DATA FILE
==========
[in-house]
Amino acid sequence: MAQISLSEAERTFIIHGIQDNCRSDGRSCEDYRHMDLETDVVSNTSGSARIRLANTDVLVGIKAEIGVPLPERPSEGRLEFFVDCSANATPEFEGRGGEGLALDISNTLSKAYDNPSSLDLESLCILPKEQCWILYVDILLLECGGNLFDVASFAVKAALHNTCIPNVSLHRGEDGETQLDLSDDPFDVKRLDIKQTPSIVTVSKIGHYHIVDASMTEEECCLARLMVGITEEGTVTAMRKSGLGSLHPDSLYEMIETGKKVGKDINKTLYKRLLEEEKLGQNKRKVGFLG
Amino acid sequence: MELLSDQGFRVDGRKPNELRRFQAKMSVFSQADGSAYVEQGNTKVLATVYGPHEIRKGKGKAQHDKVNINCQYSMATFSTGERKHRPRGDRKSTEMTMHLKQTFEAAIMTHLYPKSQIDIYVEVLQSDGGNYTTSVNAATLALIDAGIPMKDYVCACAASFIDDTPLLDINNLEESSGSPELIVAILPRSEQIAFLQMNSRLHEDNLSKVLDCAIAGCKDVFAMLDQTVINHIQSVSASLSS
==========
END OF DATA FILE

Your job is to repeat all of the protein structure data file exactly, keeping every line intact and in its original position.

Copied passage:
[in-house]
Amino acid sequence: MAQISLSEAERTFIIHGIQDNCRSDGRSCEDYRHMDLETDVVSNTSGSARIRLANTDVLVGIKAEIGVPLPERPSEGRLEFFVDCSANATPEFEGRGGEGLALDISNTLSKAYDNPSSLDLESLCILPKEQCWILYVDILLLECGGNLFDVASFAVKAALHNTCIPNVSLHRGEDGETQLDLSDDPFDVKRLDIKQTPSIVTVSKIGHYHIVDASMTEEECCLARLMVGITEEGTVTAMRKSGLGSLHPDSLYEMIETGKKVGKDINKTLYKRLLEEEKLGQNKRKVGFLG
Amino acid sequence: MELLSDQGFRVDGRKPNELRRFQAKMSVFSQADGSAYVEQGNTKVLATVYGPHEIRKGKGKAQHDKVNINCQYSMATFSTGERKHRPRGDRKSTEMTMHLKQTFEAAIMTHLYPKSQIDIYVEVLQSDGGNYTTSVNAATLALIDAGIPMKDYVCACAASFIDDTPLLDINNLEESSGSPELIVAILPRSEQIAFLQMNSRLHEDNLSKVLDCAIAGCKDVFAMLDQTVINHIQSVSASLSS